Yep. That's the reason I used the qualifier "mostly referring to full focal coverage" in there.
Spent so much time worrying about the subject that the background got overlooked.
Well, it's really hard to judge the focus on your image, since you really weren't very close to the subject to begin with, and the size of the image itself is so small. It is a lot harder to get "total focus" with a true 1:1 macro shot, given the limited DOF in macro lenses. Do you have any butterfly images where you got a close enough to the butterfly to get a true 1:1 macro shot, and don't have so much background? I'd sure like to see one that close with "total focus."
It is my belief that successful macro butterfly shots must at least "fill the frame" with the subject butterfly, otherwise they are "snapshots" and not true macro photos. The only exception to this generalization would be if the image is taken as an artistic expression, where the background enhances
the image or if the butterfly is only "part" of the presentation. For example, in another thread ("Tiger in the Sun
"), by Dwayne Oakes, his artistic photo has a great deal of background to it surrounding the butterfly ... but ALL of the background enhances
the overall effect of the image IMO. It is very artistic.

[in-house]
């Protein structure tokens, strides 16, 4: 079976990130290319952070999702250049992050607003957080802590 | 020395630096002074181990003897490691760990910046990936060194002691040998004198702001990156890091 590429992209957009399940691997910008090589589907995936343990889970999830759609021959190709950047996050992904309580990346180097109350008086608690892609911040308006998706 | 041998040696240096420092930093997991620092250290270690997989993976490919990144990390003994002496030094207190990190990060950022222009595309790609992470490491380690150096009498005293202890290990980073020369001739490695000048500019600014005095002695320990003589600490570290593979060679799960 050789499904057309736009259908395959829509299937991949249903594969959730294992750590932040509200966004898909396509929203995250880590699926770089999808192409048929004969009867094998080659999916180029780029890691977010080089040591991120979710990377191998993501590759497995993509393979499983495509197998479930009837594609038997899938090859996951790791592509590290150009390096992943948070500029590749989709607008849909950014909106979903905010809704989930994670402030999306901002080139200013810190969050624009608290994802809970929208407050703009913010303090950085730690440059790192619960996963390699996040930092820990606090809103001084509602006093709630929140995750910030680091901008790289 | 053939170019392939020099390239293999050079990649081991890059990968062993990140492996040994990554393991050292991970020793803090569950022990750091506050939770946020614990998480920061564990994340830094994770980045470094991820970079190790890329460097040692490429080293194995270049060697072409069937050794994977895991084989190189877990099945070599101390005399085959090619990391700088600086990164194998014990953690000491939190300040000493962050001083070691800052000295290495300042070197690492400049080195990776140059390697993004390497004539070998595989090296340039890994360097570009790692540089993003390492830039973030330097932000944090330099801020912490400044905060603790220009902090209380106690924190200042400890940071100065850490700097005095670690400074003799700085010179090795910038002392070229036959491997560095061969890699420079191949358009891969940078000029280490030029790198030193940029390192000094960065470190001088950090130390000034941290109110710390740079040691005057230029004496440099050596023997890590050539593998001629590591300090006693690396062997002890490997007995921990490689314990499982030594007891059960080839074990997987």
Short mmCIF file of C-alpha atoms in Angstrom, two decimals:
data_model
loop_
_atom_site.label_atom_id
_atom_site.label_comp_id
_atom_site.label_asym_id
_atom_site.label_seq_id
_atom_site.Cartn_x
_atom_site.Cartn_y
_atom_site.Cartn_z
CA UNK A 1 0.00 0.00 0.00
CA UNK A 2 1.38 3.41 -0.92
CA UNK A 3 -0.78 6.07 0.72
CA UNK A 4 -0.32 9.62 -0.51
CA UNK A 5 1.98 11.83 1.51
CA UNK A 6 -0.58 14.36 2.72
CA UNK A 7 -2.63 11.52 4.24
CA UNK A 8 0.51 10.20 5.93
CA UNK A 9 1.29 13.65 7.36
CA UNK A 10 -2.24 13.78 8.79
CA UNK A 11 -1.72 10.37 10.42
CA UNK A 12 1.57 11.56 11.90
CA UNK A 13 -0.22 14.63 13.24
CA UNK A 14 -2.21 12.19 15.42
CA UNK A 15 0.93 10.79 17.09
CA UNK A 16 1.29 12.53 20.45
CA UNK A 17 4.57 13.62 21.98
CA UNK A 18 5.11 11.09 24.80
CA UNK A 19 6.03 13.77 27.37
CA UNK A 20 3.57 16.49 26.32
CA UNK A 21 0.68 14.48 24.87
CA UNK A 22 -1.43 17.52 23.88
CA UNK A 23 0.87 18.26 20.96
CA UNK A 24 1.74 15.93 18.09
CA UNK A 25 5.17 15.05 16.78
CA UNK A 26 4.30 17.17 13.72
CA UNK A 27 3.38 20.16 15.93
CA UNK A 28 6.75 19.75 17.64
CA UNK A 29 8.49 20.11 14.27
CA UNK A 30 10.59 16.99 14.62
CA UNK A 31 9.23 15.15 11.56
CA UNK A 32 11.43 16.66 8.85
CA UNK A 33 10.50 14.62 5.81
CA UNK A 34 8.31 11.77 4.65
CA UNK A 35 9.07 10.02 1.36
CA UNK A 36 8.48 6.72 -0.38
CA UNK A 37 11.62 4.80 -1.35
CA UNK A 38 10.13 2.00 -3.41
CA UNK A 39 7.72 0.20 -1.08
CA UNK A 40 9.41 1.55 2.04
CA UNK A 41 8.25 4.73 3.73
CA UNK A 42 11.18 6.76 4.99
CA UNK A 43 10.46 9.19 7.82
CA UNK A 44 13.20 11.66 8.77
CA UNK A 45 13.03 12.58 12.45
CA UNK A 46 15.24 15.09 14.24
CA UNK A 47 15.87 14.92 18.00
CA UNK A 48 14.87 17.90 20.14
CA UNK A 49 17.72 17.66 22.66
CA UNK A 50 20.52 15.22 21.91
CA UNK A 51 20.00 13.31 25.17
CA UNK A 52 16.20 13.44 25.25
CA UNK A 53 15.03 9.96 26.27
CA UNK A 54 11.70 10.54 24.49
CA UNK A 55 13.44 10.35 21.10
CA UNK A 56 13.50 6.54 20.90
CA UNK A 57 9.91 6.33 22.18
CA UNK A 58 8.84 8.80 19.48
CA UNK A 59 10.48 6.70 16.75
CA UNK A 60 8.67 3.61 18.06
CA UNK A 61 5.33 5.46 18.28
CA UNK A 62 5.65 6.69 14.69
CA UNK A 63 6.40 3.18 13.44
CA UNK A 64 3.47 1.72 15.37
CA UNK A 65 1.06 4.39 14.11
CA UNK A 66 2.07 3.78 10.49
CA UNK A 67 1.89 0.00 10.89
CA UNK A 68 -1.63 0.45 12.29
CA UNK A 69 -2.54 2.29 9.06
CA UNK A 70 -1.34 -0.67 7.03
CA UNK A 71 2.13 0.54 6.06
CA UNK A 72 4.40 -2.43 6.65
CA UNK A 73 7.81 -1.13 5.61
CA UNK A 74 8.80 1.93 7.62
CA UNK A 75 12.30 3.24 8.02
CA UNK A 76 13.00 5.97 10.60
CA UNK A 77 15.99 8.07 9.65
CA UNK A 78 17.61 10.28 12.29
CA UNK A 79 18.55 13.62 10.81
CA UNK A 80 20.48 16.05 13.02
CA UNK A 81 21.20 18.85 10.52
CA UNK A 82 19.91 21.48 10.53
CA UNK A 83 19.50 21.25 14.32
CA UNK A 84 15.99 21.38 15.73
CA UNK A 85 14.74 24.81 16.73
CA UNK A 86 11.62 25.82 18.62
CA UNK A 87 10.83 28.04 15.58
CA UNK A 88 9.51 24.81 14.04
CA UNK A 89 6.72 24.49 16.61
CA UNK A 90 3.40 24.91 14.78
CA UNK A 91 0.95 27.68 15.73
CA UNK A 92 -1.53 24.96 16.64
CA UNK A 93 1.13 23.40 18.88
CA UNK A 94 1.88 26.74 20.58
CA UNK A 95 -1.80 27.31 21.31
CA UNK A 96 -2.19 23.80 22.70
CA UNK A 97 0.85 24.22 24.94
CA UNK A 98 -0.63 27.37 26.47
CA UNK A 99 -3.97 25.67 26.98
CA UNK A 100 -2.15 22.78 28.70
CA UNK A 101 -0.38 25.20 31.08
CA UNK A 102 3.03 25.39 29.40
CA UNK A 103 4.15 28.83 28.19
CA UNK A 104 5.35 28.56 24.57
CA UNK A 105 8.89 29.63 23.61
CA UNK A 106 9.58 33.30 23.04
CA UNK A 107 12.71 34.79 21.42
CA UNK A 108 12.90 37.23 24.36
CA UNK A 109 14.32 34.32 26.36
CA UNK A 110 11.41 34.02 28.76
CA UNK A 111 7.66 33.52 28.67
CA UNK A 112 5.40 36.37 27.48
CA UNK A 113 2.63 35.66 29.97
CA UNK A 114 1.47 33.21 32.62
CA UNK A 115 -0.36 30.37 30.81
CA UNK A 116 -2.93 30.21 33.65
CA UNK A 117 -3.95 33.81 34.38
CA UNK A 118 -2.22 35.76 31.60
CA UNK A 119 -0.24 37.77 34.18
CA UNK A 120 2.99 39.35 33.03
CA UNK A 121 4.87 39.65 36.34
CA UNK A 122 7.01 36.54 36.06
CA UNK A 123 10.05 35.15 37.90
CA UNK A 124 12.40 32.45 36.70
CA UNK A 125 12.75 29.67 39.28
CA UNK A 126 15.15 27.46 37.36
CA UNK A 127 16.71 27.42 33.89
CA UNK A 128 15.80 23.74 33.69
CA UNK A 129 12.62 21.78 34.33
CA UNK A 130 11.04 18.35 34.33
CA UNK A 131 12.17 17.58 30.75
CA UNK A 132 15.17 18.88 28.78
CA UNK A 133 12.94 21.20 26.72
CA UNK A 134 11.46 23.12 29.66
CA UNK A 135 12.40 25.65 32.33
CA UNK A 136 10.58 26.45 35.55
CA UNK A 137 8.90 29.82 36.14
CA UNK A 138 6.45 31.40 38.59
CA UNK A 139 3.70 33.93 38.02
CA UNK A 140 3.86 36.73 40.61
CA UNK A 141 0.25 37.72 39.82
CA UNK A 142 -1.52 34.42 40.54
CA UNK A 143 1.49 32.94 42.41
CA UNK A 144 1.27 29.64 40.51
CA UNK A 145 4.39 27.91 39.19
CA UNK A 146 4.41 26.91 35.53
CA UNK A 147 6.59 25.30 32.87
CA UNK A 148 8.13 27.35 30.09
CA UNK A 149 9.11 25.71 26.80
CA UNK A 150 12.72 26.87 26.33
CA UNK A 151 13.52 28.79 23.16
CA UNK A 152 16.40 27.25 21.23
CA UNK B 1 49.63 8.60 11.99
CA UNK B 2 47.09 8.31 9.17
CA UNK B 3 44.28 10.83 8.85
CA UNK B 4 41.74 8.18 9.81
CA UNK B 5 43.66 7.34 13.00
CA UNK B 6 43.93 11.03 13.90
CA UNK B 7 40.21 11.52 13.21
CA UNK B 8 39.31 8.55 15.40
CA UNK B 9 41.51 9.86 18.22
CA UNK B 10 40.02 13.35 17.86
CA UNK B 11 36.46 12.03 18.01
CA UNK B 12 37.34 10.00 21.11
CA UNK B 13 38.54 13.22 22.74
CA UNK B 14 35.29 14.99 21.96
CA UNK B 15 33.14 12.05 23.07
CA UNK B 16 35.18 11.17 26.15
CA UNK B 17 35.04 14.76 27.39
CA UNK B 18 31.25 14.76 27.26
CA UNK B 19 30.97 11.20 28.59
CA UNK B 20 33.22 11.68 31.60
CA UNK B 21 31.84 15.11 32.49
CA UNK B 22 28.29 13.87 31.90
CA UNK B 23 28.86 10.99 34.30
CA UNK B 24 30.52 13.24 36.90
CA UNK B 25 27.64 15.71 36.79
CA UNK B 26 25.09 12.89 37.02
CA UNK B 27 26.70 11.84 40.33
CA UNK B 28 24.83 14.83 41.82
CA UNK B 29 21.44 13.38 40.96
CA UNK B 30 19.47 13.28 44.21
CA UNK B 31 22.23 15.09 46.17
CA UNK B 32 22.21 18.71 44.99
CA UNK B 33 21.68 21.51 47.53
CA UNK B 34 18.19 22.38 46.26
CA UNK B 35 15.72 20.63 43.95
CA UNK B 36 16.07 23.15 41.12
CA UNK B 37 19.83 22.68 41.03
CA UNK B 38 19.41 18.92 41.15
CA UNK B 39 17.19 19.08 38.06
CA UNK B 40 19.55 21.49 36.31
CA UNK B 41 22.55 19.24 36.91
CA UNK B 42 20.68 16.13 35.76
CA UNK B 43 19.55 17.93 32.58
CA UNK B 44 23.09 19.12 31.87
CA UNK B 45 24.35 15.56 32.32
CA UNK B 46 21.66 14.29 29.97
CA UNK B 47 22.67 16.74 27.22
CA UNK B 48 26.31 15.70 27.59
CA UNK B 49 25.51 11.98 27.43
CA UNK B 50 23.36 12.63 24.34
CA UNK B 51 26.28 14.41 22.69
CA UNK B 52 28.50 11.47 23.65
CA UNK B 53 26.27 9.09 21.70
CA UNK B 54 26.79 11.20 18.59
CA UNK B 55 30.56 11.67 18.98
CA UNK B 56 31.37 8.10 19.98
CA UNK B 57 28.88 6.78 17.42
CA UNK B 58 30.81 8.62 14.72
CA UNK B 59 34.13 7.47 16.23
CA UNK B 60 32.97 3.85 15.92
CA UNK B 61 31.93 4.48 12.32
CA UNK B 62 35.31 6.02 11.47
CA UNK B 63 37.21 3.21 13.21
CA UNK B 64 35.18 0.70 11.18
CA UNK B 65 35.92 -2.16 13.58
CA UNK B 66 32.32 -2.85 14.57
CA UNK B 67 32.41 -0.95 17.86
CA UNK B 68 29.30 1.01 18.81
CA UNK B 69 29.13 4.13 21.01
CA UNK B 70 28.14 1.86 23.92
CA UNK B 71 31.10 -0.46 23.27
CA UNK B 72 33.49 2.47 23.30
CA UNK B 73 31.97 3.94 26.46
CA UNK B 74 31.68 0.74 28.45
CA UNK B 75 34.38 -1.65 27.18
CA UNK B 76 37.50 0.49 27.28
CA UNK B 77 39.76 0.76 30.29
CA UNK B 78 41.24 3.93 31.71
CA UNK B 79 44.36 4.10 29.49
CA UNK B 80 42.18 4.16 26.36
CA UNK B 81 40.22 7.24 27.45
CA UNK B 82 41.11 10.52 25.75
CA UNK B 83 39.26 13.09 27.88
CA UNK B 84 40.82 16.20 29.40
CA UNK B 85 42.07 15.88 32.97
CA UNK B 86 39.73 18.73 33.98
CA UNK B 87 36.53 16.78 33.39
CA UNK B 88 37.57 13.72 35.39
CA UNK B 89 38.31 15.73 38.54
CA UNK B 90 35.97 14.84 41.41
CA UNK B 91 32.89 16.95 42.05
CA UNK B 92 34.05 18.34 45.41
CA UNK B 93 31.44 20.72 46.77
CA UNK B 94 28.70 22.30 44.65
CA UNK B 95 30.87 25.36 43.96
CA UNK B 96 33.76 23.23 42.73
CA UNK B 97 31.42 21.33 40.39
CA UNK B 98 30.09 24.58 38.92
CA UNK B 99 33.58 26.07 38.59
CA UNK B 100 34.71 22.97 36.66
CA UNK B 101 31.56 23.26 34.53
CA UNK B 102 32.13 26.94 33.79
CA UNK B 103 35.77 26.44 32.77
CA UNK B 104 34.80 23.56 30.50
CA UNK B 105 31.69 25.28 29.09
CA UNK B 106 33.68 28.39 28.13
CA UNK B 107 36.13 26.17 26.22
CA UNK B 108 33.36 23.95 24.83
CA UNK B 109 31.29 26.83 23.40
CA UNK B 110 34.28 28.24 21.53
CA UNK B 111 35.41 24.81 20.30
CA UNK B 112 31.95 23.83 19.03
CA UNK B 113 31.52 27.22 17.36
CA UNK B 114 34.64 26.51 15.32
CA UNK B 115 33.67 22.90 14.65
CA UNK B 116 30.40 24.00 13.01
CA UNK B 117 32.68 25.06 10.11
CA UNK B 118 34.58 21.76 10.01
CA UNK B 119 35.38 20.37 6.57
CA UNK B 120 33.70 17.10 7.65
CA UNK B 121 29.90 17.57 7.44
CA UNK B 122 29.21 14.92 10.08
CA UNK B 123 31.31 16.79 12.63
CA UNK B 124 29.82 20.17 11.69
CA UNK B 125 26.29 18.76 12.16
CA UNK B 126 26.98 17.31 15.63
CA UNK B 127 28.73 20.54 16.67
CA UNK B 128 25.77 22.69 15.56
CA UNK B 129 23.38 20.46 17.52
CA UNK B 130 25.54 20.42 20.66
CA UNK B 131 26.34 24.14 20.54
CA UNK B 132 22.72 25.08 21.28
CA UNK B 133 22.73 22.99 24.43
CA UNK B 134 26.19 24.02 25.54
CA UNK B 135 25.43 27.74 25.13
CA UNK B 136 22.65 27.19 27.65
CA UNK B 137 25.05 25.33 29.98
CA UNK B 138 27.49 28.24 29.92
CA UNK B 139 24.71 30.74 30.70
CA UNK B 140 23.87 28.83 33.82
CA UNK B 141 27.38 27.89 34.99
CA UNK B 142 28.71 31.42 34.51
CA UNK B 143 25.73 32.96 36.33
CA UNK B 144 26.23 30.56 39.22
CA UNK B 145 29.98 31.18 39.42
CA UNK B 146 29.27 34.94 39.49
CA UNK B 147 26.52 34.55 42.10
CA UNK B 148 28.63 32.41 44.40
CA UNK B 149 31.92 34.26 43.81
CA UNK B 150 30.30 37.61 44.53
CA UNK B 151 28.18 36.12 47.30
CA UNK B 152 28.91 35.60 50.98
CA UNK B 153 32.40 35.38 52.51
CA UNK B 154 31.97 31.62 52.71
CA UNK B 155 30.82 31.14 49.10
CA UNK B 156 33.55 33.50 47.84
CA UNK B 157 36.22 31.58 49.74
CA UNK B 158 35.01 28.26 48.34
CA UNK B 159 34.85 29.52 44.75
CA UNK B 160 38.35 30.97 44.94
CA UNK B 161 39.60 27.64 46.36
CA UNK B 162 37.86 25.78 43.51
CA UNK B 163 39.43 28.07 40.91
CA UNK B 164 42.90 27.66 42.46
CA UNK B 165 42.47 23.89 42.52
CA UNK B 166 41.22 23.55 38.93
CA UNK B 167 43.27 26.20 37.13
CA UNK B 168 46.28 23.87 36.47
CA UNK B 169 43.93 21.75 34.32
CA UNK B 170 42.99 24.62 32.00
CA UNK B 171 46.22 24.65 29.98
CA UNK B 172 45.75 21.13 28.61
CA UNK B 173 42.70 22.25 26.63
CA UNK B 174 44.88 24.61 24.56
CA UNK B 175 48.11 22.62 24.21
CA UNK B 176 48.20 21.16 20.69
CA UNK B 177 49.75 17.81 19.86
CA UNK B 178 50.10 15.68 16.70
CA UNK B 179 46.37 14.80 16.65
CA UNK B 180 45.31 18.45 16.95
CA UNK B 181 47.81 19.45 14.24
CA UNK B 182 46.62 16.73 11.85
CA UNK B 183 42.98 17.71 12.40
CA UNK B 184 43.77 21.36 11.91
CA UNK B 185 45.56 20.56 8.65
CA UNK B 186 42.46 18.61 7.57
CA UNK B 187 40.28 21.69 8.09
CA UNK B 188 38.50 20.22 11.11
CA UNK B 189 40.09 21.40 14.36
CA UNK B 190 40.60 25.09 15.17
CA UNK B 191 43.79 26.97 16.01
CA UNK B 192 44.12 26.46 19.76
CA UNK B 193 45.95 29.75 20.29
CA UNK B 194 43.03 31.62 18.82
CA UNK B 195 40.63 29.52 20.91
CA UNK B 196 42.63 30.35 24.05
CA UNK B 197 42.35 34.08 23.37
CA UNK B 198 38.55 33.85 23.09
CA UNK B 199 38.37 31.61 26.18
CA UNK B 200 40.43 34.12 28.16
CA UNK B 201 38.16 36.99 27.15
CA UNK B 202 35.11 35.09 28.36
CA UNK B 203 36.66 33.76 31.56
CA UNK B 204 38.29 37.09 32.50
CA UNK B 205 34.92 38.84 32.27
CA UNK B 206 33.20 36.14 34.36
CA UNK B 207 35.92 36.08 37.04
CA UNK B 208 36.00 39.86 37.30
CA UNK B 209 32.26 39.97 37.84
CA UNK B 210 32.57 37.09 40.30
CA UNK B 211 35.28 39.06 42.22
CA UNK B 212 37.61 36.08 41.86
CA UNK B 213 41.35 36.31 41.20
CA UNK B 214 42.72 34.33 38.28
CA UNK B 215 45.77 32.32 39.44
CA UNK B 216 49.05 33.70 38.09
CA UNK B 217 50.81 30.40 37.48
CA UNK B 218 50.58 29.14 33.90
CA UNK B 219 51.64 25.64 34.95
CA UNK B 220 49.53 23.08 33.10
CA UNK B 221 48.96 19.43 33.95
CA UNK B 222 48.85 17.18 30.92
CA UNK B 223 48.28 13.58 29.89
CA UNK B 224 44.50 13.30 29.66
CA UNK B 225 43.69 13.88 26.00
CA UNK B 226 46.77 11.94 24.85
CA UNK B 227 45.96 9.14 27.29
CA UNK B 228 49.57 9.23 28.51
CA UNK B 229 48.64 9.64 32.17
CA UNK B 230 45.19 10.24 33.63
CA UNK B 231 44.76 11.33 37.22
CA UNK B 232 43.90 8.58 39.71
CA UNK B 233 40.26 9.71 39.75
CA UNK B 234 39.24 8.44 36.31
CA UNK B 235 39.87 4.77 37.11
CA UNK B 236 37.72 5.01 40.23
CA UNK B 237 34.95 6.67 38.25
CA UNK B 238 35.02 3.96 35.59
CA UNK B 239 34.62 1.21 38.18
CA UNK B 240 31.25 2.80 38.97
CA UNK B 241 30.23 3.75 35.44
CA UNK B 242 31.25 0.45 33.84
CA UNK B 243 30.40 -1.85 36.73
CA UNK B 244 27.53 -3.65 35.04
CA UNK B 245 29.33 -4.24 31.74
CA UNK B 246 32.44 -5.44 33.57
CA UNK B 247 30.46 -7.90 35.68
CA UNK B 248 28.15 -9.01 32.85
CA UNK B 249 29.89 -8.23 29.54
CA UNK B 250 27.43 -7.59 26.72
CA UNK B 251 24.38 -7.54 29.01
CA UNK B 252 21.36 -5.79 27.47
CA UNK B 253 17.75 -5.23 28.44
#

By contrast, in your example, there isn't much "butterfly" to the image at all ... which means there's mostly background ... and said background doesn't do anything positive for the eye of the viewer (a blurred wall, leaves competing with the butterfly, etc.). While I always enjoy viewing any photo of a butterfly, the image you posted would honestly be a "delete" if it came out of my own camera.
Below is an example of a shot I took yesterday of a Long-Tailed Skipper:
for larger image)
To me, most of the important elements of this butterfly are in focus, but at this close proximity (and with the shallow DOF in macro lenses) not every single part will be. Had I gotten much closer, some part of the butterfly would have been cropped.
I believe this photo would qualify just fine for a "species identification" photo in any text- or reference book. I also believe that my background in no way competes with my subject and that my subject really stands out. However, there is nothing "artistic" about the background; it is just a leaf and black space. Thus this image does not have the same "artistic effect" of Dwayne's image of the Tiger Swallowtail.
As we all know, it is hard to get the perfect butterfly to land on the perfect subject, allowing for the perfect overall capture, and all of this serendipity to happen in perfect lighting
For me, the macro ringlight flash really allows me to photograph a butterfly (or moth) to its best presentation, with the understanding that when I use this flash I am not
going to get that "buttery bokeh" that you and Dwayne get shooting without such a flash.
But, for the most part, I am comfortable with that trade-off: the butterfly really "popping" versus a bokeh background.
Thanks for reading,